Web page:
We don’t have many mirrors in our house, but sometimes I’m shuffling around rooms and I catch a glimpse of myself on some reflective surface. What an unpleasant intrusion! Besides the disconcerting reality of my actual face and proportions (so different from the picture of myself in my head…), those glimpses also reveal to me how often I’m in this house with a screen in my hand, a device in my ear, a pair of VR glasses enshrouding my visage. Just kidding, I don’t have VR glasses. Why, do you know where I can get some?
My point is, there are a lot of electronics in our house. I’m responsible for every one of them. I look around a room and say to my wife, “Looks great, but you know what’s missing? A twenty-two inch monitor!”I hate gardening.
For some reason, maybe because I’ve turned our house into a buzzing den of energy-sucking machines, my wife has taken to gardening in our backyard. Our garden areas are comparatively tiny, and the flowers and plants she and our daughter nurture aren’t anything grand. I see her find the right time, in the cool of the evening, to water them, repot them, consider their colors and the shapes of petals, the red rotundity of three strawberries. It’s beautiful. And I’m already bored and impatient. Should I go heat up some dinner for us?
Thanks to my friend, Pastor Albert Hong, I’ve begun reading The Cultivated Life by Susan S. Phillips. She’s a spiritual director and Sociology professor at New College Berkeley, and the book contemplates the spiritual cultivation (read: agricultural metaphors, nurturance, organic growth, other stuff that takes a long time) that runs counter to our contemporary noisiness. Her metaphor for that noisy world is the circus, crowded with entertainments and artifice, sideshows and sugar, flashing lights and fast rides.
It’s hard to deny that pretty much all of us are intoxicated by the instant pokes and persistent vibrations of our super-programmed digital environs. And actually, when people begin tirades against our “digital media age” and the short attention spans our children are apparently condemned to because of the marketing and manipulation we’ve inflicted on them, I actually bristle a little bit. I think we overstate the case, imagining our own fanciful weekday afternoons bicycling by the creek under tree-shaded sunsets granting us the Wisdom of Ages, waxing self-congratulatory nostalgia against the kids we see who seem perpetually Snapfeeding memekatz or something superfluous like that. It’s classic curmudgeonliness sometimes, to condemn the channels and pay so little attention to what goes through them. Thank God I’m not like those teenagers, obsessed with their cell phones, while they are posting, Lord have mercy, I’m disgusted with myself…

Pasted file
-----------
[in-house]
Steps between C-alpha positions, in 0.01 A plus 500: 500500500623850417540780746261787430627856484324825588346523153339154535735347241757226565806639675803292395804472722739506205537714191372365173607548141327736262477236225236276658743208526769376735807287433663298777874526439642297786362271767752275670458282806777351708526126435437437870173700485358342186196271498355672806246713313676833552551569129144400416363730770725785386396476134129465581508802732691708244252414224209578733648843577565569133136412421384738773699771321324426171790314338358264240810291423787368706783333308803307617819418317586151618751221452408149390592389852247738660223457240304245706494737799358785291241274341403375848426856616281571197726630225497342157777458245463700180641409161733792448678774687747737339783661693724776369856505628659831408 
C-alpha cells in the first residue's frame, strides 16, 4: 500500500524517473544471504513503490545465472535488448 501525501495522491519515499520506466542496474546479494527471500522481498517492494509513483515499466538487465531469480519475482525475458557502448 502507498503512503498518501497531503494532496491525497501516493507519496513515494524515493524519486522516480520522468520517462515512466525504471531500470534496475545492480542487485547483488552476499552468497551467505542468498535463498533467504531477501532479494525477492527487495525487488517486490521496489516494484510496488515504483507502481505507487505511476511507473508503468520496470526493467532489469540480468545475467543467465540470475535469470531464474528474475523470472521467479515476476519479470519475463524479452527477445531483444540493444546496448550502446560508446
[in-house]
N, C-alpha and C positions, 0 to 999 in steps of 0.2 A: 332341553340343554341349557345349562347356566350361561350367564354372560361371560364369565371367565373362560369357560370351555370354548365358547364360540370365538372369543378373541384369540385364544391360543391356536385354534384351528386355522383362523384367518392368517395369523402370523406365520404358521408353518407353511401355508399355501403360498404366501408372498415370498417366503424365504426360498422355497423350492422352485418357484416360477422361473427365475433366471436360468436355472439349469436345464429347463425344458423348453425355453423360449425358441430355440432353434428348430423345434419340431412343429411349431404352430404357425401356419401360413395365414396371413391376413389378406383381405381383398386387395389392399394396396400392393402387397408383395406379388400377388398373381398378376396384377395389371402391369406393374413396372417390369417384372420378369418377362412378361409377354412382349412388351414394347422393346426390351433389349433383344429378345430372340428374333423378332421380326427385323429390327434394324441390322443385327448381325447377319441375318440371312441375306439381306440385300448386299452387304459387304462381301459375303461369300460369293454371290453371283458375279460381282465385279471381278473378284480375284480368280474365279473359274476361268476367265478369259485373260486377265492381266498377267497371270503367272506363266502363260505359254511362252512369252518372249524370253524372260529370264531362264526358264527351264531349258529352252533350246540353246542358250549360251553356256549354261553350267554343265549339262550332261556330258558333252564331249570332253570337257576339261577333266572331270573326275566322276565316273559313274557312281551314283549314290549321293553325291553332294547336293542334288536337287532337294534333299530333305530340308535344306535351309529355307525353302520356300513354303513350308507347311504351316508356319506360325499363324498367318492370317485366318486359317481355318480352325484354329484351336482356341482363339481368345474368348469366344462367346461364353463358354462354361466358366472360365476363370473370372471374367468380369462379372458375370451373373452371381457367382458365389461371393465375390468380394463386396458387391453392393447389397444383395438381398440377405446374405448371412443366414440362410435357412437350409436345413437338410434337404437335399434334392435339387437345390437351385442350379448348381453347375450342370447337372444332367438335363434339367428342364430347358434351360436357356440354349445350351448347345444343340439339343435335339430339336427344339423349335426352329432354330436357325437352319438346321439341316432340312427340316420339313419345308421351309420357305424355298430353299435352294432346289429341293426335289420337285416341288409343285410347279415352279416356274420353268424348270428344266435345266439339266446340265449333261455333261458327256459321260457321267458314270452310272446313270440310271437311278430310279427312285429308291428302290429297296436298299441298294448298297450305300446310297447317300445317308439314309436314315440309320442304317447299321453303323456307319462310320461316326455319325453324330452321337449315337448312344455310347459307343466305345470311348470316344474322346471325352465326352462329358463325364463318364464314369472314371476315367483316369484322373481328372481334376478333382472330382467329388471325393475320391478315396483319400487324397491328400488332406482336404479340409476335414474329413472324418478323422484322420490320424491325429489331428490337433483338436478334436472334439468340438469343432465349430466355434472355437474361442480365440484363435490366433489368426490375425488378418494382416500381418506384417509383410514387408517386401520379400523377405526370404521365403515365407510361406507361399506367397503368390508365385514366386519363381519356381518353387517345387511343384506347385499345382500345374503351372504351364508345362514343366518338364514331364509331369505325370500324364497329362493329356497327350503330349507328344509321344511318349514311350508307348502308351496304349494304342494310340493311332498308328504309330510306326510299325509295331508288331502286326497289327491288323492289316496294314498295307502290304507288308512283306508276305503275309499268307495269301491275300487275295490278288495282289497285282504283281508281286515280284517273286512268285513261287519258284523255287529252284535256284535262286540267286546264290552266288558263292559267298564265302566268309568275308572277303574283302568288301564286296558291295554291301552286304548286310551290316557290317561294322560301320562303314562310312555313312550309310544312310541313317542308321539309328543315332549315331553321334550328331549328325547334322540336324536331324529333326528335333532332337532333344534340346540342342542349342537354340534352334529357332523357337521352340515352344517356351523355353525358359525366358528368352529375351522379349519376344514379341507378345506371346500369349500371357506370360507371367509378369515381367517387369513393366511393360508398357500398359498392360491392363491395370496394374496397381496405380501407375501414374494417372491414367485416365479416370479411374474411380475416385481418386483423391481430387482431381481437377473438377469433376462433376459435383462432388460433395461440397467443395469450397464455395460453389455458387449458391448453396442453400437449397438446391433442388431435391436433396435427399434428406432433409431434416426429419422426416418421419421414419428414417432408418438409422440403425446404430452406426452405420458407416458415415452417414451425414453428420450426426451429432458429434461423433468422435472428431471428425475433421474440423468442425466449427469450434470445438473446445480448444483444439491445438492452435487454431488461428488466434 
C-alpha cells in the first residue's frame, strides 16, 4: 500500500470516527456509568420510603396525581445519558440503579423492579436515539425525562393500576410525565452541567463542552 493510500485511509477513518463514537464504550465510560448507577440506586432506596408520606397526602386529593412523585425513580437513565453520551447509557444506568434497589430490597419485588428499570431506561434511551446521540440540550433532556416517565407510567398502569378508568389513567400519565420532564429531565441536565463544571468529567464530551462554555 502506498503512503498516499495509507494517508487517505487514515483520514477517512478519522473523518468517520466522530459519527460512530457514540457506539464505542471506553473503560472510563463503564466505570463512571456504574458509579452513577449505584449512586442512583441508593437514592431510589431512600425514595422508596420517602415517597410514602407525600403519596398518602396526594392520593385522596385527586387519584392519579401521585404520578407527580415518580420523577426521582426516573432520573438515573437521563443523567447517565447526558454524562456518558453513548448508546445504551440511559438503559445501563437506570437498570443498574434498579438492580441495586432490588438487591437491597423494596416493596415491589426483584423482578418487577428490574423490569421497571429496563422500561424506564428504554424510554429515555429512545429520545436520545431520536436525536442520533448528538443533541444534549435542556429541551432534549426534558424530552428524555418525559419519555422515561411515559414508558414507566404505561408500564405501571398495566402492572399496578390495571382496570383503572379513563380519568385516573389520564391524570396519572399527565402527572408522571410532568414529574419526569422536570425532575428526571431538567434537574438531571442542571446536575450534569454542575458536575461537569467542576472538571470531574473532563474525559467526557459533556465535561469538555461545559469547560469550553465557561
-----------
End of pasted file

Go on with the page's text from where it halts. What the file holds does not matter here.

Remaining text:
Not all gadgets are evil, and not all gardens are good. That’s beside the point, though. The reality is, I find in my life a wasteland of dead crops, metaphorically speaking, of Genetically Modified Organisms instead of fruitfulness and flowering. Strewn around my soul are enclosures of desiccated, trampled grasses and flooded, gasping planter boxes.
I find myself obese with media, gluttonous of connectivity, and vomiting communications all over the spiritual terrain of my surroundings. I could easily have the same problem without technology. Just come over and check out the piles of books and boxes of DVDs wallpapering our home. But the problem with my iPhone, tablets (yes that was plural), and laptops is that they torrentially pour this kind of contact into a garden that’s meant to be sprinkled and watered. We’re created to laugh out loud, to poke, to comment, and to share… but at speeds and in seasons that were supposed to be subjected to the rhythms of life.
So here are a few simple moves of tiny salvation:
-My phone has stations in my home. It can stay there. I will hear your call/ text/ FaceTime/ FriendRequest/ LinkedInEndorsement when it’s the right time.
-My bedroom will be a sanctuary of materiality. Tunes with no i, candles with no Kindles, and friends with no profiles.
-I will spend time in the garden, allergies be damned. I will contemplate branches. I will leave my Macbook inside.